For each eligible Collegiate member, chapter advisors should send a completed Professional Achievement application and a description of the eligible member’s participation and involvement in chapter-related activities to NAfME. Applications must be sent to NAfME on or before February 28. Senior recipients of this recognition are also eligible for the Caitlin Merie Hurrey Scholarship, administered by the Calvert County, Maryland Arts Council.
Spring Semester Is Here – Time To Roll Out the Welcome Mat!
Spring semester is here, and with it comes the opportunity to recruit newly enrolled music education students for membership in NAfME Collegiate.
Here are a few ideas to increase your chapter membership numbers.
- Ask professors to promote NAfME membership to students in their classes. Provide them with NAfME Collegiate brochures, and the date and time of the next meeting. Contact SusanL@nafme.org for brochures.
- Ask members to bring a friend or friends to your next meeting. It’s always better to attend a meeting for the first time with a friend!
- Provide prospective members with membership brochures, applications, and a calendar of events to the visitors.
- Follow up with visitors after they have attended a meeting. Thank them for visiting the chapter and invite them to your next event.
Attendance at your state conference is also a great reason to join, renew memberships and re-activate chapters. NAfME Collegiate members can take advantage of all of the professional development offerings, performances, and networking opportunities at a significantly reduced registration rate.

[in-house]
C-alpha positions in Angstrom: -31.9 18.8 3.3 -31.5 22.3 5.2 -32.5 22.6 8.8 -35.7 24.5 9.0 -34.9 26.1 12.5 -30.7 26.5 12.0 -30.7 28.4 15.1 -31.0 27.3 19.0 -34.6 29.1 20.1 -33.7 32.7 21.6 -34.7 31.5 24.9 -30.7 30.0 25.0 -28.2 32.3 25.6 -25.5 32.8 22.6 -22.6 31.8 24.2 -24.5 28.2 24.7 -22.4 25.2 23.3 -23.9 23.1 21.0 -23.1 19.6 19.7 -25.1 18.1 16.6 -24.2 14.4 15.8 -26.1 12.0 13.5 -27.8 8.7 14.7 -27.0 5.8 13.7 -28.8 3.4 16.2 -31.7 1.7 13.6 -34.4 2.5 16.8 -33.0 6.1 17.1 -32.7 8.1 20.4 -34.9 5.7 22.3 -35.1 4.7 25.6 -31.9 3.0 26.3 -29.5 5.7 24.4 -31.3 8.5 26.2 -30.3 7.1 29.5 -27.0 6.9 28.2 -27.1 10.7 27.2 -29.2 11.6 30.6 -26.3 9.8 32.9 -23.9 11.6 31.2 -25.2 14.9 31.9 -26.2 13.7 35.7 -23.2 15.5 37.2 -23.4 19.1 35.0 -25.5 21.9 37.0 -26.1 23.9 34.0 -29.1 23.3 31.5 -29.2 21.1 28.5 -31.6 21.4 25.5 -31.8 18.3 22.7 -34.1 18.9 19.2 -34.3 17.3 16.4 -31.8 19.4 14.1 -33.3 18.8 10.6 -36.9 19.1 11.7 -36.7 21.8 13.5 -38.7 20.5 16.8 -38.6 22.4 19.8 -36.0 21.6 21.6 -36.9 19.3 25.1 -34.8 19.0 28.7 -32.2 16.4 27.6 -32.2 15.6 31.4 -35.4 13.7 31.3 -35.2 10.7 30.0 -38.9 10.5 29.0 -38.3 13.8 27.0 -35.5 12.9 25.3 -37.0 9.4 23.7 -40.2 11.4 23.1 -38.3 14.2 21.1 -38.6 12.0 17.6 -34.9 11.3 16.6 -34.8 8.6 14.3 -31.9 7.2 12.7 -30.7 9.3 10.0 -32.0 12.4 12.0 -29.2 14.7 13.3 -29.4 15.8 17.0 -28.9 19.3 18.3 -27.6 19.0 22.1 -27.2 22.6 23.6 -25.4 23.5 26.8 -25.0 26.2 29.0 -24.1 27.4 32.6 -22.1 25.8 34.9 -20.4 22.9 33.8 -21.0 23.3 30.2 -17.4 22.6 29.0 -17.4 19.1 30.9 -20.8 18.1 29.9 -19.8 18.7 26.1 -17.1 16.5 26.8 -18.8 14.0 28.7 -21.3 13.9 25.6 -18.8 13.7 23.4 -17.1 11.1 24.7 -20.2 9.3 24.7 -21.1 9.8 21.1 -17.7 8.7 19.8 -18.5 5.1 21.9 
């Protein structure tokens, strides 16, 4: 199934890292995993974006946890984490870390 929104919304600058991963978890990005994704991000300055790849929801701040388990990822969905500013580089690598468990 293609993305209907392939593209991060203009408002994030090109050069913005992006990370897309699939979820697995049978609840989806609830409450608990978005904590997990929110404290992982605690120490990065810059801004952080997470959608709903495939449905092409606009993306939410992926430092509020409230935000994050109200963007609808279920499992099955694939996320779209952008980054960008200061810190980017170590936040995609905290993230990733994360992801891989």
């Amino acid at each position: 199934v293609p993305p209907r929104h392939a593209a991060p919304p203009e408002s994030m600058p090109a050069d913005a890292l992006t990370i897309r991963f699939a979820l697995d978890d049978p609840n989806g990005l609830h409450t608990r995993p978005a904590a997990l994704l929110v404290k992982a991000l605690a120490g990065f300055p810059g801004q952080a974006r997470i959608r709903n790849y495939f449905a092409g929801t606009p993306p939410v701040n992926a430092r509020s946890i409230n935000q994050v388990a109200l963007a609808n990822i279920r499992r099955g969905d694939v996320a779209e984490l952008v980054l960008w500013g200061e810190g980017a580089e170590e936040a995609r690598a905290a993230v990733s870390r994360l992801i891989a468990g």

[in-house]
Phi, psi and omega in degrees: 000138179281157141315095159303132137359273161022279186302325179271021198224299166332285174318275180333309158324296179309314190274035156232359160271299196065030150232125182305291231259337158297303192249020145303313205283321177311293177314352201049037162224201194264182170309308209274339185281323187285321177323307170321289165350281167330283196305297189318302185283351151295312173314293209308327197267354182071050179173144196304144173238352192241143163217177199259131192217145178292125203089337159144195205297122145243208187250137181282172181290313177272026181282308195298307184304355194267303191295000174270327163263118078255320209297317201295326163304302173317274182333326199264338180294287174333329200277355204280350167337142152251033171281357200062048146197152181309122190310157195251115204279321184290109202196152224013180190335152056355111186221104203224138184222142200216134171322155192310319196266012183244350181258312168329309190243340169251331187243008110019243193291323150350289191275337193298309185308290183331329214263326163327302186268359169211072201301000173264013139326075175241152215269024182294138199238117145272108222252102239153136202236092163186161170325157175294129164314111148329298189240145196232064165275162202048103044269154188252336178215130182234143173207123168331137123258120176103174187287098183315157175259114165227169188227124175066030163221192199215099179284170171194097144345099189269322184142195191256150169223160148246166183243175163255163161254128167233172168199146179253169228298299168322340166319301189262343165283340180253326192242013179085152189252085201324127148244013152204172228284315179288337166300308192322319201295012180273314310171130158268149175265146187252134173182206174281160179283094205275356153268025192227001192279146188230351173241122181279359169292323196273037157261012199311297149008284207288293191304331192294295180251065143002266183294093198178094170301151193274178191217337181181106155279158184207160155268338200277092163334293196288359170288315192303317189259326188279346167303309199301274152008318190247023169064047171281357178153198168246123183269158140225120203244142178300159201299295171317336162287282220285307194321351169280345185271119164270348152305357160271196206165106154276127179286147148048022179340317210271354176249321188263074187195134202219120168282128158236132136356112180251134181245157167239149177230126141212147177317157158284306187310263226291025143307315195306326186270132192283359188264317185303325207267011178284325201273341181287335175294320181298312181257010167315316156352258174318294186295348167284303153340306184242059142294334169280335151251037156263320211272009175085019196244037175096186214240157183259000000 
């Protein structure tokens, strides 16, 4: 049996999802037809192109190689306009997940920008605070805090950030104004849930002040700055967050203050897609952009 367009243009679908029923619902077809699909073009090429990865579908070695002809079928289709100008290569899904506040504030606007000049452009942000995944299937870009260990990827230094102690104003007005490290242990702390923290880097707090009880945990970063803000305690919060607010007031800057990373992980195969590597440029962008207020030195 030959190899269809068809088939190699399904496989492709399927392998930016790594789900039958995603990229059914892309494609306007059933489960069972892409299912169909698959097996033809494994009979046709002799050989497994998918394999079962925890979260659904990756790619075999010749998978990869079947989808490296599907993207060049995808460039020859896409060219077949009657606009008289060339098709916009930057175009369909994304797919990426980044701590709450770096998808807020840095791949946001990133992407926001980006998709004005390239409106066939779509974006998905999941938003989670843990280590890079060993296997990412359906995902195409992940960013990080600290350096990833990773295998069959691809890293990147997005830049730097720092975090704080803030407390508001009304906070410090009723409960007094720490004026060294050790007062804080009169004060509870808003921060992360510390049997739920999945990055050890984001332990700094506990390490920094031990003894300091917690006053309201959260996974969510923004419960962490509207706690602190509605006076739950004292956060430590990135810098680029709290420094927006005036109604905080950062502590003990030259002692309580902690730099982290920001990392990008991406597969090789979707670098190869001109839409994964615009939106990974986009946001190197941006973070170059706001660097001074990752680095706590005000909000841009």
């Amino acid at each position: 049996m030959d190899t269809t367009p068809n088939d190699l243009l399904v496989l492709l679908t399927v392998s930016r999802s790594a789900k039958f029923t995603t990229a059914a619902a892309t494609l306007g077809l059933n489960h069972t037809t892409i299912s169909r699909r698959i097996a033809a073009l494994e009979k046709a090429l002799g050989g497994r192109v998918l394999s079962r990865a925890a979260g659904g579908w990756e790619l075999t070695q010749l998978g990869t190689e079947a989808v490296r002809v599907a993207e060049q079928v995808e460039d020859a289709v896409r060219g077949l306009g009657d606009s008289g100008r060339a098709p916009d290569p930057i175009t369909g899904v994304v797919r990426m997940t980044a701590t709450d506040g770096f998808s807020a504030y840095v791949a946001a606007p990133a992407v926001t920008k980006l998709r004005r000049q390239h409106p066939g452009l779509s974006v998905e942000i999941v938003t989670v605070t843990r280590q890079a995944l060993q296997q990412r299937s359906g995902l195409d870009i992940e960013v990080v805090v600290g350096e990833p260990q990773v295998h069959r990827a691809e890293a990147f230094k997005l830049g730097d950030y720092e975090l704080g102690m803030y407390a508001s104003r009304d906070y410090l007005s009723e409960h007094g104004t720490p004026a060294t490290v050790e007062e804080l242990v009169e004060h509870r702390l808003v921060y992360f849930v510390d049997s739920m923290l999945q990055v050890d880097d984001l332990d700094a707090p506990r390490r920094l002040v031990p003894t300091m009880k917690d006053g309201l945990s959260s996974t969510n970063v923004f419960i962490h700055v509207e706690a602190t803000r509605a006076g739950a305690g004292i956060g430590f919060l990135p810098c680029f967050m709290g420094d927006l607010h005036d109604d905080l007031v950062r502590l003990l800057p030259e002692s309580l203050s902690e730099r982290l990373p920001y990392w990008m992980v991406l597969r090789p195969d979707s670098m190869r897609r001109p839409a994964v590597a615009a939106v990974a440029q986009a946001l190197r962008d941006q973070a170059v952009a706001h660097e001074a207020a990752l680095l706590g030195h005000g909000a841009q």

So – Roll out the welcome mat for all music ed students in your school who have not yet joined you in NAfME Collegiate! They don’t know what they’re missing unless you tell them!
MARCH is Music In Our Schools Month®!
Music In Our Schools Month is the time to show your support for school music programs by hosting concerts, inviting state and local school officials and legislators to participate in Music In Our Schools Month activities, and so much more.
Every year, NAfME provides audio tracks and sheet music at no cost to members for use in the Concert for Music In Our Schools Month. Please use these free resources throughout the months of February and March as you prepare for MIOSM!
NAfME Collegiate “Gives a Note!”
Join other NAfME Collegiate chapters nationwide and sign the “Give A Note” pledge, promising to raise $200 per year for the next 3 years for the Give A Note Foundation. The mission of the Foundation is to help provide music education to underserved communities and populations.
Raising money for the foundation is a great service project for your chapter and would be eligible for consideration in the Chapter of Excellence Awards program.
Help Give A Note ensure that all students have access to quality music education programs by signing the Give A Note pledge now.
Questions about the campaign can be directed to Jennifer Gray Schleining at 571-323-5957 or JenniferS@giveanote.org.
If you’d like to make a tax-deductible contribution, go to www.nafme.org and click on the “Donate” tab on the top banner.
- Stay connected with other NAfME Collegiate members around the world by joining NAfME’s Collegiate Facebook Fan page. Become a fan on NAfME Collegiate today!
- Want to know what’s happening in music education? Become a fan of NAfME on Facebook!
NAfME on LinkedIn
Connect with fellow NAfME members and music education advocates on LinkedIn, the professional networking site. Participate in discussions about current topics, get music education news, and network with others in the field. To join, log in to LinkedIn, select “Search Groups” from the top dropdown menu, and search for “NAfME.” If you haven’t created an account yet, you can sign up at linkedin.com.